The recent xenophobic attacks that rocked some parts of the country last week have prompted the South African government to take a serious stance.
Since 2008, xenophobic attacks have been random and yesterday South Africa launched its National Action Plan to combat xenophobia, racism, and discrimination.This marks a huge step towards addressing the widespread human rights abuses arising from xenophobic and gender-based violence and discrimination that continue to plague South Africa.
The five-year plan, developed after a thorough consultative process between the government and civil society, aims to raise public awareness about anti-racism and equality measures, improve access to justice and better protection for victims, and increase anti-discrimination efforts to help achieve greater equality and justice.
However the Action Plan fails to address a fundamental challenge fueling the problem: South Africa’s lack of accountability for xenophobic crimes.
Apparently, no conviction for past outbreaks of xenophobic violence has been made, including the Durban violence of April 2015 that displaced thousands of foreign nationals, and the 2008 attacks on foreigners, which resulted in the deaths of more than 60 people across the country.
To effectively combat xenophobia, there is need for the government and police to publicly acknowledge attacks on foreign nationals and their property as xenophobic and take punitive measures.
This should include ensuring proper police investigations of xenophobic crimes and holding those responsible to account.
The Minister of International Relations and Co-operation, Lindiwe Sisulu has called for a crunch meeting with African diplomats with the hope to map a way forward and find a lasting solution to these attacks.She also urged law enforcement agents to take serious action against those that attack foreigners.
“All criminal activities and looting of properties of foreign nationals will not be tolerated‚ and the police and other law-enforcement agencies must act without fear or favour,” she said in a statement.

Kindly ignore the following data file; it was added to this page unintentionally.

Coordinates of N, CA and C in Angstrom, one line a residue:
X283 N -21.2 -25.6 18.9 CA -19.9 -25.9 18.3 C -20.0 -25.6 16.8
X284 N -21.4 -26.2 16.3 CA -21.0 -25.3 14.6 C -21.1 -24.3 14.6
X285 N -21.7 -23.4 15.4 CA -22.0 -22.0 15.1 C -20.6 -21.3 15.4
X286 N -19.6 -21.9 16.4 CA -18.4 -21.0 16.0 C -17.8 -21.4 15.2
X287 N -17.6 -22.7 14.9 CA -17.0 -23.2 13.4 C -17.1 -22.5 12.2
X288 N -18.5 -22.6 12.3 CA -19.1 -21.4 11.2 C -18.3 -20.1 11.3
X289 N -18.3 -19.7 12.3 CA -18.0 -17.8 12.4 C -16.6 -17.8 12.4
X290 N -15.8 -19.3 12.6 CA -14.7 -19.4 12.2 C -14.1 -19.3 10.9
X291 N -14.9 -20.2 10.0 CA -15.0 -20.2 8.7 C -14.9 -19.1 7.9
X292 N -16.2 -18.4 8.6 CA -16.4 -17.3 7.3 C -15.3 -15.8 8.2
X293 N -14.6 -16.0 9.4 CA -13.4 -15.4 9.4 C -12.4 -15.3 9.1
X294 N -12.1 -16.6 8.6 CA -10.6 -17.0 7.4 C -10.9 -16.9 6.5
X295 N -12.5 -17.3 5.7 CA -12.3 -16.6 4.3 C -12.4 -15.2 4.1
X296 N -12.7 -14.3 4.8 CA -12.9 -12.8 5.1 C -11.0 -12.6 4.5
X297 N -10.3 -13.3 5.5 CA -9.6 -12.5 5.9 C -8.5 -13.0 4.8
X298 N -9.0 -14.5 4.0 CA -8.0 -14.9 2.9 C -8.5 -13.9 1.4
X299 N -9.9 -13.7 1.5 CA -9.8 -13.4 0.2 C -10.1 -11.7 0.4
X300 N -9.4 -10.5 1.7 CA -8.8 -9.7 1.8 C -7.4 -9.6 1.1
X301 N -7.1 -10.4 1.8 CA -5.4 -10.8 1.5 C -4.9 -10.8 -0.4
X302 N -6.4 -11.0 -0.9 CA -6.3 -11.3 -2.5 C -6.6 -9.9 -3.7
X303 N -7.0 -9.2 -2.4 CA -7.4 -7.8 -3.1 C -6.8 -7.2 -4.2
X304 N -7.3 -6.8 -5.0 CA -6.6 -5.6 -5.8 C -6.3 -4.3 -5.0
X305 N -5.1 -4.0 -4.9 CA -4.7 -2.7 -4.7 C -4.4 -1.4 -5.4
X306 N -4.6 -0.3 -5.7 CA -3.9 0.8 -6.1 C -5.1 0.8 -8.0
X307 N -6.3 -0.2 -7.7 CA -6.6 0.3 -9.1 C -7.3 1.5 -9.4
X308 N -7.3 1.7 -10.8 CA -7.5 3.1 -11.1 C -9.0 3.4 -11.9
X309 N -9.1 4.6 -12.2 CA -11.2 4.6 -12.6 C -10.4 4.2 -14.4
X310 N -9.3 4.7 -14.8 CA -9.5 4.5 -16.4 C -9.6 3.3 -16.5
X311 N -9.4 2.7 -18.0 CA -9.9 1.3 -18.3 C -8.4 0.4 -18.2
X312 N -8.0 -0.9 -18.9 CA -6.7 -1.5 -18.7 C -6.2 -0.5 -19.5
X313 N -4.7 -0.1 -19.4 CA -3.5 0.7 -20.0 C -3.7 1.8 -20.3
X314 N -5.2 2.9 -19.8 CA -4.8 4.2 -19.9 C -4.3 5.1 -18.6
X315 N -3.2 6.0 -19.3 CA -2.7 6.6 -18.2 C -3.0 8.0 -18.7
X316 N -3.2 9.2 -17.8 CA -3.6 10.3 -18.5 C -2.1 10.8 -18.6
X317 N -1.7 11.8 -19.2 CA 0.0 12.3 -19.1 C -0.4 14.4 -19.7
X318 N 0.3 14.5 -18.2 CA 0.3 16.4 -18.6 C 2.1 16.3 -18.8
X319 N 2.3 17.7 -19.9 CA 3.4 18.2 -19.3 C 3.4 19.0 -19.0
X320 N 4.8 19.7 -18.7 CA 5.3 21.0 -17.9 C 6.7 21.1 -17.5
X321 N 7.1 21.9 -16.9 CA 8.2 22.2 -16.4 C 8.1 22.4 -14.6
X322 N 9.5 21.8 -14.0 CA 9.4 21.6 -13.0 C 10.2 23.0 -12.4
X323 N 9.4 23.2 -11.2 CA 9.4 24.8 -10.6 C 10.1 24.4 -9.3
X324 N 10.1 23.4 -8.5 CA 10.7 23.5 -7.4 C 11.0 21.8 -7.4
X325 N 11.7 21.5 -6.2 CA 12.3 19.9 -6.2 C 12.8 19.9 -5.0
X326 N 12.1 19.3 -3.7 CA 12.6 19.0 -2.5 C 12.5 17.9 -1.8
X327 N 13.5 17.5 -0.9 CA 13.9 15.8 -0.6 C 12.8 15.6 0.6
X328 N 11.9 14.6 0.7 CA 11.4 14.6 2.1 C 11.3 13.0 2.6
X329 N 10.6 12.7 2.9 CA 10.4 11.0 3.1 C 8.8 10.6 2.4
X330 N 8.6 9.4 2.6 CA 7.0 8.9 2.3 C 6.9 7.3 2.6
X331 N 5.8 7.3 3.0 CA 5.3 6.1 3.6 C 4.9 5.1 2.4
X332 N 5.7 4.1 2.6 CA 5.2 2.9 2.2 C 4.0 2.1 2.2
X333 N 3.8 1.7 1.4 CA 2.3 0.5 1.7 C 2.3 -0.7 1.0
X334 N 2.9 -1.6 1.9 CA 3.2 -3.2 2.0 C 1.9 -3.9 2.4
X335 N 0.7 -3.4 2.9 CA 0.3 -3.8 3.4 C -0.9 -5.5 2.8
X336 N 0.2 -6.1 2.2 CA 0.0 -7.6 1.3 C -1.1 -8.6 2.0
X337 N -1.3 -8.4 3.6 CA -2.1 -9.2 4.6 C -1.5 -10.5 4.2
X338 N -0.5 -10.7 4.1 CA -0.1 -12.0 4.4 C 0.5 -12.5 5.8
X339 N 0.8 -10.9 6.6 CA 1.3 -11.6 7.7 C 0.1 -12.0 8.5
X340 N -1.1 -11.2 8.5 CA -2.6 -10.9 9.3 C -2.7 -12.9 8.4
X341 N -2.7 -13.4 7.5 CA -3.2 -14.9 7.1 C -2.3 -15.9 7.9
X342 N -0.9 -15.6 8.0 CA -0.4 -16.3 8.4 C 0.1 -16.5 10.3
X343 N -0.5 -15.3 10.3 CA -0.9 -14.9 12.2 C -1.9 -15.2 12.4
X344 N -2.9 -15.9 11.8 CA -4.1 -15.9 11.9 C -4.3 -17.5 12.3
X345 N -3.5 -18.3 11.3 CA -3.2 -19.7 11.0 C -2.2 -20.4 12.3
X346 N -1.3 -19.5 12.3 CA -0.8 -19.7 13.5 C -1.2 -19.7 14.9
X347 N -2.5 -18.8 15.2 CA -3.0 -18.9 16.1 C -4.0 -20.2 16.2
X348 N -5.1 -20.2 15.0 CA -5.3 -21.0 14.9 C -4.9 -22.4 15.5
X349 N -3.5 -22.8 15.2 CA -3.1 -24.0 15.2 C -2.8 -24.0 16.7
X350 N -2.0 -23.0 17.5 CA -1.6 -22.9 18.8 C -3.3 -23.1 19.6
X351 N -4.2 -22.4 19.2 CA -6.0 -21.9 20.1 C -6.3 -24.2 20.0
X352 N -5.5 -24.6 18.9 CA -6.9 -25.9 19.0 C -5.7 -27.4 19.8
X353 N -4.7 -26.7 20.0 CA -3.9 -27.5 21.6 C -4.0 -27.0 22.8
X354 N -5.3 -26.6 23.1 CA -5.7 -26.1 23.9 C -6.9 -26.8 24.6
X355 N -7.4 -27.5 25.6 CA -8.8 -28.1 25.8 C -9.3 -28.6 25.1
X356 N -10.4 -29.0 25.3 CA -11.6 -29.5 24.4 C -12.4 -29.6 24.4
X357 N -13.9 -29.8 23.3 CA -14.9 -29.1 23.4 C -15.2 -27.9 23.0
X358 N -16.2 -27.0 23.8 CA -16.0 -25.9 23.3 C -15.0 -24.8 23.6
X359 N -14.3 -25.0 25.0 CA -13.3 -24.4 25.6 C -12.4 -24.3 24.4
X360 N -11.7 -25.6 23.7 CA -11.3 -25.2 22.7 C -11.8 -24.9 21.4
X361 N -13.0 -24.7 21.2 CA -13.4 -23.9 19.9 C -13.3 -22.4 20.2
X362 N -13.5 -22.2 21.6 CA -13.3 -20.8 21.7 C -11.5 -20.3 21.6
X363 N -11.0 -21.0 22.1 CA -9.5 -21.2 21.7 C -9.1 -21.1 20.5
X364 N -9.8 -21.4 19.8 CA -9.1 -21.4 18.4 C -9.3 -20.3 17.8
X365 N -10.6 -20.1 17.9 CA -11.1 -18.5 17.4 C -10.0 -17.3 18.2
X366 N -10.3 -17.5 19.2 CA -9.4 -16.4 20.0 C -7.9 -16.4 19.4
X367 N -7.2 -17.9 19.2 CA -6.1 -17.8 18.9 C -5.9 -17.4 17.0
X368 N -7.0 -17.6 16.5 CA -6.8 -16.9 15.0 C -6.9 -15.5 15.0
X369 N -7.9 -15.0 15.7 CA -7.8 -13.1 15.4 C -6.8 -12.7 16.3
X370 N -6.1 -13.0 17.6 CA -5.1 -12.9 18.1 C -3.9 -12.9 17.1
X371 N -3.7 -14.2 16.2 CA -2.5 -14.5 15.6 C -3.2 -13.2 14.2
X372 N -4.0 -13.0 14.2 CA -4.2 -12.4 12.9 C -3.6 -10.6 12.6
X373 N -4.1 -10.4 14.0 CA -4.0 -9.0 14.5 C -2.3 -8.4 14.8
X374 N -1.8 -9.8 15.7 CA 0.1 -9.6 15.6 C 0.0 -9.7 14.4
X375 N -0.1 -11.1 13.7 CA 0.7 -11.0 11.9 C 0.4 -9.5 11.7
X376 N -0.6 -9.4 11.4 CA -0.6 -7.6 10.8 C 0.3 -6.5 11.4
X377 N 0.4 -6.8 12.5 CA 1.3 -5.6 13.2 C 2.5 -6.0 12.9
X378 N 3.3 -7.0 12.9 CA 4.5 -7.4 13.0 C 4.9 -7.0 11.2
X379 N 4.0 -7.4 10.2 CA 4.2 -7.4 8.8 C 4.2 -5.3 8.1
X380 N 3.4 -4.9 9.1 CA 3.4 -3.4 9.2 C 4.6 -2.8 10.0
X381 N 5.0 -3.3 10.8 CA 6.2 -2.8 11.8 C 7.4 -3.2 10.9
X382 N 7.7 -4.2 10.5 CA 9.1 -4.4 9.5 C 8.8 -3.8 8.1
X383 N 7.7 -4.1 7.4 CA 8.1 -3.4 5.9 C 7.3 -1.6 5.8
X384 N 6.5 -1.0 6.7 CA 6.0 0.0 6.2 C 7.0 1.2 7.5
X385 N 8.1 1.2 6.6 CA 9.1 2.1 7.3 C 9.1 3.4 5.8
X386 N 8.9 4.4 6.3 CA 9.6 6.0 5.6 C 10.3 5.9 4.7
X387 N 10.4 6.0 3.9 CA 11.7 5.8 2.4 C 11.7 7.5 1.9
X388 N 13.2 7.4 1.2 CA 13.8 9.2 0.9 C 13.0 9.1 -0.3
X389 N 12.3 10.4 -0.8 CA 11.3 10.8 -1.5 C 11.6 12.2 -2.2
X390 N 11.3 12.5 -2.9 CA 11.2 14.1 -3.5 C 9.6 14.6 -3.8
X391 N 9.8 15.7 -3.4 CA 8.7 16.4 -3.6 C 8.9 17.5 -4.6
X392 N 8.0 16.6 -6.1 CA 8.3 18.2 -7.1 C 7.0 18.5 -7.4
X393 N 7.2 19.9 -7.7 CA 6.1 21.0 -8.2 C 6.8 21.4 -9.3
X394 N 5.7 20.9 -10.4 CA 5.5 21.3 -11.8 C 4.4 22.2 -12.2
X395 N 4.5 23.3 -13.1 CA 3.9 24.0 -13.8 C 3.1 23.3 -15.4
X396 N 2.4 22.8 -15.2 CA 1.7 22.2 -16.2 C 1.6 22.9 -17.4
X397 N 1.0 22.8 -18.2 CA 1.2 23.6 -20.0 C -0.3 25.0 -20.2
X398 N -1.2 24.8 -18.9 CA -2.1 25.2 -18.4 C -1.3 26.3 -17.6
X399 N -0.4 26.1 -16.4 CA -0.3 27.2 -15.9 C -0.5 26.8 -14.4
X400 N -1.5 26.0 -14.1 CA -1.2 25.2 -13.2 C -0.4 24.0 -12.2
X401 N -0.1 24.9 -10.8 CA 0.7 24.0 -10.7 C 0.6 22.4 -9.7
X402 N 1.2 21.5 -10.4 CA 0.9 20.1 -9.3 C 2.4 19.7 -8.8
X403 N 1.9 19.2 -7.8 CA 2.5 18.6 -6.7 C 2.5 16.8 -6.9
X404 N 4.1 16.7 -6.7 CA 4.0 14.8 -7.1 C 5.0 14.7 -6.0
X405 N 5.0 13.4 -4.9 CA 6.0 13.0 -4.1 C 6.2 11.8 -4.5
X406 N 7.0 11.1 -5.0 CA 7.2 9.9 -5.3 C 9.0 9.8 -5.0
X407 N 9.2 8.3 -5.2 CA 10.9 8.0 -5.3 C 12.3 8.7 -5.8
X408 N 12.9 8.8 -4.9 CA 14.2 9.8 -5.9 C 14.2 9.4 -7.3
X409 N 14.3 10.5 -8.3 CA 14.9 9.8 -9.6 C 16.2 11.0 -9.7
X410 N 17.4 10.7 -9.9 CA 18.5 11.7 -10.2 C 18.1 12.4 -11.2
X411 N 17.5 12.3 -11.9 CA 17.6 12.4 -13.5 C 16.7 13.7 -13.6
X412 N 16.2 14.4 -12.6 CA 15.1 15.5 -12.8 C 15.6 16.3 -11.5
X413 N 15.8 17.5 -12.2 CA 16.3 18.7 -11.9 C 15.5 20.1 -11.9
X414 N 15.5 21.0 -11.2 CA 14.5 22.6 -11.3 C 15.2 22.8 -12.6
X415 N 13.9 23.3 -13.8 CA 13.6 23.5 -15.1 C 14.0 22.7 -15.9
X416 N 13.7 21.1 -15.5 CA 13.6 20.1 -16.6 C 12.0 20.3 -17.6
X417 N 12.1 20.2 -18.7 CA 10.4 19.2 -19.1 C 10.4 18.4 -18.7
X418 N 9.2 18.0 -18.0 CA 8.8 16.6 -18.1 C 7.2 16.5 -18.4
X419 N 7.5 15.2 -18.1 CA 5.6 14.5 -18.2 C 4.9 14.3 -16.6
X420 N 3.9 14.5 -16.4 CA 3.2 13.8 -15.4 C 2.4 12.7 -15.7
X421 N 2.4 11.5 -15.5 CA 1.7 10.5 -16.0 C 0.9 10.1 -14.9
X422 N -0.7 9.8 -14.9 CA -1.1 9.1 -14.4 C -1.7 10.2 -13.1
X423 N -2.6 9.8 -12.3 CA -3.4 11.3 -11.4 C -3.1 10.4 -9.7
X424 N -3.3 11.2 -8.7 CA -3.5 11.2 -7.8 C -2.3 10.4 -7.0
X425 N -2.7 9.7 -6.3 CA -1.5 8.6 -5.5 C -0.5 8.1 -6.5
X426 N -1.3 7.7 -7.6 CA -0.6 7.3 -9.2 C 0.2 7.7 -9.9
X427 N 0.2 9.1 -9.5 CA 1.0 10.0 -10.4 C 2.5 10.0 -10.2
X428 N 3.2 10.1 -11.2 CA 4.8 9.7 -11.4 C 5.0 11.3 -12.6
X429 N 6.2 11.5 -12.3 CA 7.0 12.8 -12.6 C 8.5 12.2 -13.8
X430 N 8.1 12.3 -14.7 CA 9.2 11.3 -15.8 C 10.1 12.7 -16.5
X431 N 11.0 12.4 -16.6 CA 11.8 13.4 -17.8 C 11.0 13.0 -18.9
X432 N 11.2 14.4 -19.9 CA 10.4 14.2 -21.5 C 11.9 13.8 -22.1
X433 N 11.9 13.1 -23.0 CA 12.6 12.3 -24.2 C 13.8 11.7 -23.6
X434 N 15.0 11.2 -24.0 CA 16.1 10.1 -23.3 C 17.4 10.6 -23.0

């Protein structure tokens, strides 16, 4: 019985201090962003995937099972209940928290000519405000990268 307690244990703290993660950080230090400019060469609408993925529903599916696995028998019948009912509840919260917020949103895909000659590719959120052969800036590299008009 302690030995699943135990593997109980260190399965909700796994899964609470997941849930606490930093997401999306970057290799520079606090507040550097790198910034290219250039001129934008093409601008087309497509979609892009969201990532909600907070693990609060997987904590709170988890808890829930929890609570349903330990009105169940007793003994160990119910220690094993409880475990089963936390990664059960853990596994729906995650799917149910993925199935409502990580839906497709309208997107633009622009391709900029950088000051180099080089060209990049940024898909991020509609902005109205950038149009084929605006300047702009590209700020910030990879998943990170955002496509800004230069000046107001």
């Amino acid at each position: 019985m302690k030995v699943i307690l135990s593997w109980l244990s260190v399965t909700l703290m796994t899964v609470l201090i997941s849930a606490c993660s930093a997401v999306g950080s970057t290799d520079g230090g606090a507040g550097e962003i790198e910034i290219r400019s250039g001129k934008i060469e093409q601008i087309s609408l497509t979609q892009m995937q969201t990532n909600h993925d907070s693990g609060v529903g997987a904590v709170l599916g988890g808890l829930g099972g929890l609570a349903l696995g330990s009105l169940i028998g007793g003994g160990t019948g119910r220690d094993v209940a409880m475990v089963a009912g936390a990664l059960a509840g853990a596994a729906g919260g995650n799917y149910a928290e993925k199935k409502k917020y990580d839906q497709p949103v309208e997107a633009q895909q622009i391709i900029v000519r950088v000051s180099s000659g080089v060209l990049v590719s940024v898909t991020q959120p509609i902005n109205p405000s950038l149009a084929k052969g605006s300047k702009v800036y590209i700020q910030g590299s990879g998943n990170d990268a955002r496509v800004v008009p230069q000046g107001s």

South African President Cyril Ramaphosa has categorically condemned the recent xenophobic attacks in provinces of Limpopo and KwaZulu Natal as unacceptable.
Speaking at a fundraising event on Friday evening, Ramaphosa said the attacks were a sign of intolerance and partly ingratitude for the role that other African countries played directly and indirectly in the long struggle against the apartheid regime.
He stressed that South Africans were tolerant people who had rejected xenophobia and would continue to do so again and again. “I condemn them in the strongest terms because this is not us,” he said.
Economic Freedom Fighters (EFF) leader Julius Malema says he’s ashamed of being a South African because of the recent spate of attacks against foreign nationals.
Speaking at a rally in the Eastern Cape he said South Africa is a country for all and called for an end to xenophobic violence.
“Africa is for all of us, we must unite as Africans and stop with the xenophobic attacks. We must love each other. When you love yourself, you will love fellow Africans.” he said
Over the past decade ,foreigners living in South Africa have been targeted by people who accuse them of taking jobs from locals.Some people complain about foreigners having more opportunities of working when unemployment is painfully high.